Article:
The application of TUPE is a complex area of law at the best of times and particularly so when considering the asset purchase of an insolvent company. I'm a solicitor who specialises in Employment law but I wouldn't say with any degree of confidence that the explanation I am about to give is entirely correct. Particularly so after a couple of ciders on a Friday, without any legal research or access to legal resources and nobody paying me to do that research!
The starting point is that TUPE applies to what is known as a relevant transfer. That means:
"A transfer of a business, undertaking or part of a business or undertaking where there is a transfer of an economic entity that retains its identity (a "business transfer") (regulation 3(1)(a), TUPE)."
In this instance I do not think that either TC or PR would struggle to satisfy an Employment Tribunal that TUPE would be applicable if the deal completes. While the new company would be a different legal entity to the old one the economic entity and identity would still be Plymouth Argyle Football Club. The new company would be a successor company for the purposes of TUPE.
Normally that would trigger what is known as the automatic transfer principle which means those two employees would automatically be moved to the new company on the exact same terms and conditions:
"This principle applies to all employees who were employed in the grouping immediately before the transfer, or who would have been so employed if they had not been dismissed because of the transfer or a reason connected with it which is not an ETO reason entailing changes in the workforce (regulation 4(3), TUPE)."
In this instance they have both already been dismissed and so will not transfer. It is an automatically Unfair Dismissal to dismiss someone so as to avoid them being transferred to the buyer. It seems to me that PR at least could try and run an argument which goes that he was dismissed because that would help facilitate the deal (particularly so because Brent was told in advance - was he just told or did he require?) rather than for the reasons actually given. It is less likely that TC could run that argument and rather more likely in his instance that what is known as an ETO reason might apply. The question whether dismissals by an insolvency practitioner are connected with the transfer and for an ETO reason has been debated a lot. More recent cases have tended to conclude that pre-transfer dismissals in insolvency situations where a sale is envisaged are connected with the transfer.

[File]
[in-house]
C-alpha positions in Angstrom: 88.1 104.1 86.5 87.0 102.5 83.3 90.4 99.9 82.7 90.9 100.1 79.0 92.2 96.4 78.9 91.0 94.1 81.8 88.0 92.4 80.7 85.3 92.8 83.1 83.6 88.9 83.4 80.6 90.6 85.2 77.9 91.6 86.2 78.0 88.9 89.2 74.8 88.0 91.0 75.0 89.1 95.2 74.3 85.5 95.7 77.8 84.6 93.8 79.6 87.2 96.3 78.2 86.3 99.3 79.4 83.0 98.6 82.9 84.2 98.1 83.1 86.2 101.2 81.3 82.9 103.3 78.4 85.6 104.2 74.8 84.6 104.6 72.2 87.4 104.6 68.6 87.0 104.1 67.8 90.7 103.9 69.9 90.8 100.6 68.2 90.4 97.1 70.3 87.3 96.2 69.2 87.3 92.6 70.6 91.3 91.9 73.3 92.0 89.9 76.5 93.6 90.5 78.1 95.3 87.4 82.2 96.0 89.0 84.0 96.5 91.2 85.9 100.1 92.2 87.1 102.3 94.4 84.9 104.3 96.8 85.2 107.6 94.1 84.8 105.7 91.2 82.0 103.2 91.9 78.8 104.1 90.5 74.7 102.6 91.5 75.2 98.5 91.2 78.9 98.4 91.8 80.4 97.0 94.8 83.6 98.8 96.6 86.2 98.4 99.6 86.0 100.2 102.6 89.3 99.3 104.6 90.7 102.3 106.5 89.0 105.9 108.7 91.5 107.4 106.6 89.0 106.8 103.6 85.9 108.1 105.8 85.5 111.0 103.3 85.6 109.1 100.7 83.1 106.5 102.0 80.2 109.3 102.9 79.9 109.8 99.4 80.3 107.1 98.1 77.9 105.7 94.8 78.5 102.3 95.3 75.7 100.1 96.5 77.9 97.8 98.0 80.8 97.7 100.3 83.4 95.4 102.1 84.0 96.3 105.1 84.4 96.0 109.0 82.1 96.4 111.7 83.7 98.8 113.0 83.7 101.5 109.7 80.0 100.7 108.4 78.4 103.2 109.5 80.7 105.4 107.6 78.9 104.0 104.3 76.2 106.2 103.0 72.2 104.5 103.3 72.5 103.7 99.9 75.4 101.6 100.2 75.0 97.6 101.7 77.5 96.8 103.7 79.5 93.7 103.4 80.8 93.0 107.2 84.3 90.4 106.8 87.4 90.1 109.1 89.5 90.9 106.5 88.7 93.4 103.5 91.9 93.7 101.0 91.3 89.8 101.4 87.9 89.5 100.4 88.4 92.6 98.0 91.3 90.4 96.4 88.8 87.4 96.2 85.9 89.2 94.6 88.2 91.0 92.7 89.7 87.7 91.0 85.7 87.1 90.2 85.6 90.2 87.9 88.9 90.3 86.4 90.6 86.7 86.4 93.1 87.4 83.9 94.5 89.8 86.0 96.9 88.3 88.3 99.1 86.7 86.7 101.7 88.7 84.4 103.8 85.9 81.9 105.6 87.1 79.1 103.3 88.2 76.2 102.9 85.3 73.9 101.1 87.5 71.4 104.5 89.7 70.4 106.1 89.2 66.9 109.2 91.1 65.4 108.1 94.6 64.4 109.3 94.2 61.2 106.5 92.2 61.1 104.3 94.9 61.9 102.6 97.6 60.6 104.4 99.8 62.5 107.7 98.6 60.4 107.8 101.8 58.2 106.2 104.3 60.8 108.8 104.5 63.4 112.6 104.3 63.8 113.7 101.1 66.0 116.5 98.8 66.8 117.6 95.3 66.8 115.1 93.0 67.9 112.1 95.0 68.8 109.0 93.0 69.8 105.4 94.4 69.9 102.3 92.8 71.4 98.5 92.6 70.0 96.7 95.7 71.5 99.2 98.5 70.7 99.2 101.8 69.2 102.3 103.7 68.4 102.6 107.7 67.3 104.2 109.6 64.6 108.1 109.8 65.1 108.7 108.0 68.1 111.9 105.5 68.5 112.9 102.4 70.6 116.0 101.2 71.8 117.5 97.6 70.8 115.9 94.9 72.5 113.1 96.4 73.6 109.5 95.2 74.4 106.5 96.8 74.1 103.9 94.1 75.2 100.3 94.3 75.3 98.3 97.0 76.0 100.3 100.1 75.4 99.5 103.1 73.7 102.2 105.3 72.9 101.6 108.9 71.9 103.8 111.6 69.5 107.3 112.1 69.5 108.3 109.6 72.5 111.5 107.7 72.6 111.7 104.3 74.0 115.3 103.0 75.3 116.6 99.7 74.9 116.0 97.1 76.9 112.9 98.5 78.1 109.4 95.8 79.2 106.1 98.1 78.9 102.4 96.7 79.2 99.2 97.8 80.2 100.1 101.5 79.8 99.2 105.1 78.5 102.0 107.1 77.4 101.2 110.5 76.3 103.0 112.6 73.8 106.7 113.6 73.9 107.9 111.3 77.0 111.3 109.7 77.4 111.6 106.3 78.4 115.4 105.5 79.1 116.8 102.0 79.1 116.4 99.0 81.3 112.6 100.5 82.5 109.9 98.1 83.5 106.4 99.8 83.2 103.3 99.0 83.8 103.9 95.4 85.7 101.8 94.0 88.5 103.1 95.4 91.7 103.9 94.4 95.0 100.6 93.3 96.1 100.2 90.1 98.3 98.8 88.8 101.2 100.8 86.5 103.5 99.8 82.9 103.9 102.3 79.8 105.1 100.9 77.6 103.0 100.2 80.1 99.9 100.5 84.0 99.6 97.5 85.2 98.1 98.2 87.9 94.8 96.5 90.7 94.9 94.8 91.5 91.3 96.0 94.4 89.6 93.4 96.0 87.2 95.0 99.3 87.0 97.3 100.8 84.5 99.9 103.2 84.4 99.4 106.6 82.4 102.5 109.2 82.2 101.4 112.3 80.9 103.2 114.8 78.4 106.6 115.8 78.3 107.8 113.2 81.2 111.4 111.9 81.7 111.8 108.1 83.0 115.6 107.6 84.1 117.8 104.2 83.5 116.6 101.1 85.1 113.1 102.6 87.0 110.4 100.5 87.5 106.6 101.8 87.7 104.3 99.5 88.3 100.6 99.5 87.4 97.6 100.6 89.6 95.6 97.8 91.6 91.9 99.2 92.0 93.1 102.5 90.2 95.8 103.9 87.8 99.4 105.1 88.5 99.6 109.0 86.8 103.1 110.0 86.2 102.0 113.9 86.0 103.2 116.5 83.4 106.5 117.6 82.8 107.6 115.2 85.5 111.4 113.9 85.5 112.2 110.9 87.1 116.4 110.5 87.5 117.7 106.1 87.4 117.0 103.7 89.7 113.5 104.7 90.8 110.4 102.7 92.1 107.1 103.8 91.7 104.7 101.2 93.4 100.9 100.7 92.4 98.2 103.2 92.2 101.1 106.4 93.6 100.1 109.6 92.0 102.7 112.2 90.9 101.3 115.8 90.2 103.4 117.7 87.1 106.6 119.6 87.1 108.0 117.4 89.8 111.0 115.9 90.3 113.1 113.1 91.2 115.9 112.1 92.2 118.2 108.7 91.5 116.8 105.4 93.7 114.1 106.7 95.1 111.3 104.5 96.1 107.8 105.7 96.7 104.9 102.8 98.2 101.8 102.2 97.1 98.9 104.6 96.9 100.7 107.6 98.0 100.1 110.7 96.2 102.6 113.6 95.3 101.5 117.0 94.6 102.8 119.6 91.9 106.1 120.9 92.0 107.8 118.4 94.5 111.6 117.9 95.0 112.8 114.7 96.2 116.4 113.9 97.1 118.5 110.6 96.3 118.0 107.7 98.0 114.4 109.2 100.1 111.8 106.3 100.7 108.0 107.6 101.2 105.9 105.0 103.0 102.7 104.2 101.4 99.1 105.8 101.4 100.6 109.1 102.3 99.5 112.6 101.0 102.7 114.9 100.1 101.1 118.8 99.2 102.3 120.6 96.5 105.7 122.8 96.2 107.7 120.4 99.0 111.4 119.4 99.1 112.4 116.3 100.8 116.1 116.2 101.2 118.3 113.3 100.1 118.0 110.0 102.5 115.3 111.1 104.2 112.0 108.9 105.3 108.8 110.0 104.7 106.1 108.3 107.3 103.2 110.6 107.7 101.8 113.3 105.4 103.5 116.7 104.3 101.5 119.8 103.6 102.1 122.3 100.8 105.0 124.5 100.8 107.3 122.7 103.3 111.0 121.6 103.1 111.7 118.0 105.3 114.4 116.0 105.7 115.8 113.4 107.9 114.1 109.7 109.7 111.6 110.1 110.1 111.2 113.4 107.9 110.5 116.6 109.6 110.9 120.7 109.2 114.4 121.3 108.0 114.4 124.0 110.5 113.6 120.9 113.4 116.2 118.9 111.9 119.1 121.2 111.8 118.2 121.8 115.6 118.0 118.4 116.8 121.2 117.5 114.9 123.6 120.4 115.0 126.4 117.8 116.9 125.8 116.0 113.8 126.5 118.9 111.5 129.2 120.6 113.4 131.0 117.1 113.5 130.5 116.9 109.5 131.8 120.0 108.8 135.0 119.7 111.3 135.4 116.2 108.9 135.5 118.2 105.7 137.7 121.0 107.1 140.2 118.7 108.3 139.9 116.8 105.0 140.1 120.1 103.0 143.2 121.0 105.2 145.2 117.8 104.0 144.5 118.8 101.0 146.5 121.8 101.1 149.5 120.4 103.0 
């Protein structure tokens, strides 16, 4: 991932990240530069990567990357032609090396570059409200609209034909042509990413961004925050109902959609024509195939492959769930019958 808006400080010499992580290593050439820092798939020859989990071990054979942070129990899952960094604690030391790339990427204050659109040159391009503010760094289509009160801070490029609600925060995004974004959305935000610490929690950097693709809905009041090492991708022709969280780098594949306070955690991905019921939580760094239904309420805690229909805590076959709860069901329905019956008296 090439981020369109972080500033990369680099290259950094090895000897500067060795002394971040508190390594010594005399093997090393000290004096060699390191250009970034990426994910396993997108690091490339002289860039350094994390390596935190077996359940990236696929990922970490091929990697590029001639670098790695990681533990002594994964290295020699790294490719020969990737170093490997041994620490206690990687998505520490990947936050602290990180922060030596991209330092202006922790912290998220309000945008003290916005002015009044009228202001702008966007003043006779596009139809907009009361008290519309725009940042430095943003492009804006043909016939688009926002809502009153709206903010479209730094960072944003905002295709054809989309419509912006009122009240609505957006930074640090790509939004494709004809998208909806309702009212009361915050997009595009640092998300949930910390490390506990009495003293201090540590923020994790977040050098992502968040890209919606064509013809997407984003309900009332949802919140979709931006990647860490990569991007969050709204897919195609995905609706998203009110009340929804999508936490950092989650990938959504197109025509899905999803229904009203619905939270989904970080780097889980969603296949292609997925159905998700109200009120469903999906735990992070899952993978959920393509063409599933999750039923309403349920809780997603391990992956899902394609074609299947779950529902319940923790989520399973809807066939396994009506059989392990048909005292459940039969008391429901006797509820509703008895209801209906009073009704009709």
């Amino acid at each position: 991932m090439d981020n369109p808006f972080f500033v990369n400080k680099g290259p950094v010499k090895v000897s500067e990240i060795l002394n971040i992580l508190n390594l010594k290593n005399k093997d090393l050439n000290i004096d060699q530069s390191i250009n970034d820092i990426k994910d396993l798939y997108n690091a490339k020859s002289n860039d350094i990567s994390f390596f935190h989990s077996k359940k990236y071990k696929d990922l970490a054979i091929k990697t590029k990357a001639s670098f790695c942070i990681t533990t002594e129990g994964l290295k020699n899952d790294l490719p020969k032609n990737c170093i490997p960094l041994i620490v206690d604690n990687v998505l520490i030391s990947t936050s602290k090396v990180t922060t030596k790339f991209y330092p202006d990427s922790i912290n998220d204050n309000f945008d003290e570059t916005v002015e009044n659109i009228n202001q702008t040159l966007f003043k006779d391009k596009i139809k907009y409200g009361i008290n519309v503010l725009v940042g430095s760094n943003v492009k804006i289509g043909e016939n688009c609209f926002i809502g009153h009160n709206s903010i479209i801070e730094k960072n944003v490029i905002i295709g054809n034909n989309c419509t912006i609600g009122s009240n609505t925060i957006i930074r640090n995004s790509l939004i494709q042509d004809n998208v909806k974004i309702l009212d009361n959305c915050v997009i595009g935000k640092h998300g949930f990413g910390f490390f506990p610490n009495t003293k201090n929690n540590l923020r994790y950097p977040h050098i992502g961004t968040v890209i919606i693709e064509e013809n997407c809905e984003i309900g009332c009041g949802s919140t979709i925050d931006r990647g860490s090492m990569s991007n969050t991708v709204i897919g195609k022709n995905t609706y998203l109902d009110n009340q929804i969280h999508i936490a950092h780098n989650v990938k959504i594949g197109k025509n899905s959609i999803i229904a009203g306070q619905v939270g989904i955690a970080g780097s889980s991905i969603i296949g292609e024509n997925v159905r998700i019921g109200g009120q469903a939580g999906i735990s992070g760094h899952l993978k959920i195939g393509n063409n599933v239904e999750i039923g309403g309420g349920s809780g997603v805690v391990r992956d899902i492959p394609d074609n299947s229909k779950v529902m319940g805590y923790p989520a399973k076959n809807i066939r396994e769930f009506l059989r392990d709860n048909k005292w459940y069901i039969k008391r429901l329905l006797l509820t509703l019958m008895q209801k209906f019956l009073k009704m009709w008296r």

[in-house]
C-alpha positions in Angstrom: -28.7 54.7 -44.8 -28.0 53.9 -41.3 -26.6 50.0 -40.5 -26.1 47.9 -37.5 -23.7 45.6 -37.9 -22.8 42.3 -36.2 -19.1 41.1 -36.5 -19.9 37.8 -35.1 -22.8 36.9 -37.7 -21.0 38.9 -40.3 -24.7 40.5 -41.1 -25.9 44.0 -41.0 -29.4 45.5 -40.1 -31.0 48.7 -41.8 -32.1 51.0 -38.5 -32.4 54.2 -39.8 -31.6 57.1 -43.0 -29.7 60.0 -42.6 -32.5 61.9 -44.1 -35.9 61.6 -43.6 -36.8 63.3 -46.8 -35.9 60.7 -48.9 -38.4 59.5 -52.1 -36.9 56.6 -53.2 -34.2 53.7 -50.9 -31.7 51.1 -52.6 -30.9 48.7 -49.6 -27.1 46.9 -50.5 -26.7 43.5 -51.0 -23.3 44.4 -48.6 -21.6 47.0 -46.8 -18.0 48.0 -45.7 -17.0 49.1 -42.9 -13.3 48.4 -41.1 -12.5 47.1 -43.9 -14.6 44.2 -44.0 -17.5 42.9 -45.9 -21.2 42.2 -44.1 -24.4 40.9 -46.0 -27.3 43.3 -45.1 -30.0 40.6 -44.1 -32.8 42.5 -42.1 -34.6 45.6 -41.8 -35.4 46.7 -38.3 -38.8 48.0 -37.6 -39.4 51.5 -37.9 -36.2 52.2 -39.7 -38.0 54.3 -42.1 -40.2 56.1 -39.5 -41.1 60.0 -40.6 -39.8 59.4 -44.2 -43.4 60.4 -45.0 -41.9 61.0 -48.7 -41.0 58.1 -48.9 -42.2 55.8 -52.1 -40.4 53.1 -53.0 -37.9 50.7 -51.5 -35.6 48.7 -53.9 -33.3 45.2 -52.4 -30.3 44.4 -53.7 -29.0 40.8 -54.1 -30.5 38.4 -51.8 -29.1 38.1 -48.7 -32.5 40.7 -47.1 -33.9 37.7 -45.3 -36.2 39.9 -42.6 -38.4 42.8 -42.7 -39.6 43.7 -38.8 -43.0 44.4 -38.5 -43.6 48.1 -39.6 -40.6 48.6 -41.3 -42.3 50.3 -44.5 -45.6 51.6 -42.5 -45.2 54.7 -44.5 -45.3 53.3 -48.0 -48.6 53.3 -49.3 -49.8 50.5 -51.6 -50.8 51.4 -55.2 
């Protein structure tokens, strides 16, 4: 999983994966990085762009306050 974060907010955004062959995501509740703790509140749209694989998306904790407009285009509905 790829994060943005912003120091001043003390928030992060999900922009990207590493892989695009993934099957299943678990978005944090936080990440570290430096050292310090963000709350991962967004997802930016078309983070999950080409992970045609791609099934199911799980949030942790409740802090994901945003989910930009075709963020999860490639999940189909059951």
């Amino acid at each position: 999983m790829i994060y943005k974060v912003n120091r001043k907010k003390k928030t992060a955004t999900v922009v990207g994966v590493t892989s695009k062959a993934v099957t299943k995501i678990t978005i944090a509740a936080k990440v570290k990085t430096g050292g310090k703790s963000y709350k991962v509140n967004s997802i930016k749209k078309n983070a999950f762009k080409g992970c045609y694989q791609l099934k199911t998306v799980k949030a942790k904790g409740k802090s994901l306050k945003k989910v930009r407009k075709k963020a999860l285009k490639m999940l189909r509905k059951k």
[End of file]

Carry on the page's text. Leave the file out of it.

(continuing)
However the real crux of this matter is that it is not only existing employees who transfer but also "any acts or omissions of the transferor before the transfer are treated as having been done by the transferee (regulation 4(2), TUPE)."
Put simply if the sellers owed them money then the buyers would normally owe them money. This talk of how they want 'more' or that everyone else will agree so why won't they is simply a smokescreen. Those people who have transferred over are not in the same position. The others who were sacked / made redundant are. If they are owed money then Jame Brent would legally owe them that money and he knows it and they know it. I would be surprised if Chris Webb did not know it as well. No wonder TC is content to arbitrate on this and JB is not.
Furthermore I have seen it suggested that because PR and TC won't back down (why should they if they have been advised they are being stitched up?) then JB can't either because all of a sudden it would cost him £100,000+ as he would have to pay that to the rest of the '15' what they are entitled to. With respect that seems like complete bull - each former employee can negotiate their own settlement and (without being privy to the details of exactly what is proposed) I am scratching my head as to what kind of deal would require them to all sign up to the same terms.
I have also seen a lot of talk of how TC's dispute is 'only' 6k and he can afford it but why should he have to? JB could afford to pay it even more easily and, from what we know, it is more likely than not that he actually will owe it if he completes. This is about a business man trying to buy a business at the lowest possible price even if that is below what he ought to be legally paying for it. That doesn't make him a sinner by any means but it hardly makes him a saint either.